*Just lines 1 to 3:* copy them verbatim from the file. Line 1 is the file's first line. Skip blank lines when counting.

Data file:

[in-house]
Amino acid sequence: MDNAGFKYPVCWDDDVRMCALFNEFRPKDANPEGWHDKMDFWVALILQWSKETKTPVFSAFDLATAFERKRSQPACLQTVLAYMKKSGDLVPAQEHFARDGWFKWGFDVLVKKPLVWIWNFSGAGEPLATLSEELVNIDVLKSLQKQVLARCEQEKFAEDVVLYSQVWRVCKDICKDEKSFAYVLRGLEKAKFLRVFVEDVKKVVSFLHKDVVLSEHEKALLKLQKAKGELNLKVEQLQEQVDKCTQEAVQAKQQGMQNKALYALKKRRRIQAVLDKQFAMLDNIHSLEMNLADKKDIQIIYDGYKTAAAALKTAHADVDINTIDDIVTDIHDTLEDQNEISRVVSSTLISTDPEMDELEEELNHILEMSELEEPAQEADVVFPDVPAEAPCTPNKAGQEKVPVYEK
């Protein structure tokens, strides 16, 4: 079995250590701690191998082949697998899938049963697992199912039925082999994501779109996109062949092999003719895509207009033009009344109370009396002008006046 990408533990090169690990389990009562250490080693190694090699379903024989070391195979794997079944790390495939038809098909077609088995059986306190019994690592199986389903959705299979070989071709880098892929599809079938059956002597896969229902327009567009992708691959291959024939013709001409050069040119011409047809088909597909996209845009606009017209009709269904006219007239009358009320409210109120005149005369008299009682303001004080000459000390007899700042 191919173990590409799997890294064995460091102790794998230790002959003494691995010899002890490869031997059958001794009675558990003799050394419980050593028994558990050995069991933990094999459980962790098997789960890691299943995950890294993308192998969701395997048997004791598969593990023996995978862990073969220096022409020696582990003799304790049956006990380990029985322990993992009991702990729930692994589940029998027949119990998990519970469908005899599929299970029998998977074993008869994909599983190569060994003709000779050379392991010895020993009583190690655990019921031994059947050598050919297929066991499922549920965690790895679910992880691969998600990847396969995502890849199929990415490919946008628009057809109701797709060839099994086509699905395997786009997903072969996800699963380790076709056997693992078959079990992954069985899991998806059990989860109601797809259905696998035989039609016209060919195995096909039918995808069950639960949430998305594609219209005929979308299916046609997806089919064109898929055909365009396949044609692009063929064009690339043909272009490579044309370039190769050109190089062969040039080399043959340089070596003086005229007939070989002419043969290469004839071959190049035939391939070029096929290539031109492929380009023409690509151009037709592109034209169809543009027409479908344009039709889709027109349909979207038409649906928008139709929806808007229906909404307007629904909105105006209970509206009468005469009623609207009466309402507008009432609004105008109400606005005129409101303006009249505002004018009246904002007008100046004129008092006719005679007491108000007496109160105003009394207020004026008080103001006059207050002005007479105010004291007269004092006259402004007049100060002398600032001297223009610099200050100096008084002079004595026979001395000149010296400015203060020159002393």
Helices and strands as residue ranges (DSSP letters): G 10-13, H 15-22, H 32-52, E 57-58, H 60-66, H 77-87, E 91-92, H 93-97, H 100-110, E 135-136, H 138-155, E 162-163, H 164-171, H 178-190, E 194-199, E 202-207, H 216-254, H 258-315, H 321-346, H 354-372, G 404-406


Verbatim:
[in-house]
Amino acid sequence: MDNAGFKYPVCWDDDVRMCALFNEFRPKDANPEGWHDKMDFWVALILQWSKETKTPVFSAFDLATAFERKRSQPACLQTVLAYMKKSGDLVPAQEHFARDGWFKWGFDVLVKKPLVWIWNFSGAGEPLATLSEELVNIDVLKSLQKQVLARCEQEKFAEDVVLYSQVWRVCKDICKDEKSFAYVLRGLEKAKFLRVFVEDVKKVVSFLHKDVVLSEHEKALLKLQKAKGELNLKVEQLQEQVDKCTQEAVQAKQQGMQNKALYALKKRRRIQAVLDKQFAMLDNIHSLEMNLADKKDIQIIYDGYKTAAAALKTAHADVDINTIDDIVTDIHDTLEDQNEISRVVSSTLISTDPEMDELEEELNHILEMSELEEPAQEADVVFPDVPAEAPCTPNKAGQEKVPVYEK
């Protein structure tokens, strides 16, 4: 079995250590701690191998082949697998899938049963697992199912039925082999994501779109996109062949092999003719895509207009033009009344109370009396002008006046 990408533990090169690990389990009562250490080693190694090699379903024989070391195979794997079944790390495939038809098909077609088995059986306190019994690592199986389903959705299979070989071709880098892929599809079938059956002597896969229902327009567009992708691959291959024939013709001409050069040119011409047809088909597909996209845009606009017209009709269904006219007239009358009320409210109120005149005369008299009682303001004080000459000390007899700042 191919173990590409799997890294064995460091102790794998230790002959003494691995010899002890490869031997059958001794009675558990003799050394419980050593028994558990050995069991933990094999459980962790098997789960890691299943995950890294993308192998969701395997048997004791598969593990023996995978862990073969220096022409020696582990003799304790049956006990380990029985322990993992009991702990729930692994589940029998027949119990998990519970469908005899599929299970029998998977074993008869994909599983190569060994003709000779050379392991010895020993009583190690655990019921031994059947050598050919297929066991499922549920965690790895679910992880691969998600990847396969995502890849199929990415490919946008628009057809109701797709060839099994086509699905395997786009997903072969996800699963380790076709056997693992078959079990992954069985899991998806059990989860109601797809259905696998035989039609016209060919195995096909039918995808069950639960949430998305594609219209005929979308299916046609997806089919064109898929055909365009396949044609692009063929064009690339043909272009490579044309370039190769050109190089062969040039080399043959340089070596003086005229007939070989002419043969290469004839071959190049035939391939070029096929290539031109492929380009023409690509151009037709592109034209169809543009027409479908344009039709889709027109349909979207038409649906928008139709929806808007229906909404307007629904909105105006209970509206009468005469009623609207009466309402507008009432609004105008109400606005005129409101303006009249505002004018009246904002007008100046004129008092006719005679007491108000007496109160105003009394207020004026008080103001006059207050002005007479105010004291007269004092006259402004007049100060002398600032001297223009610099200050100096008084002079004595026979001395000149010296400015203060020159002393």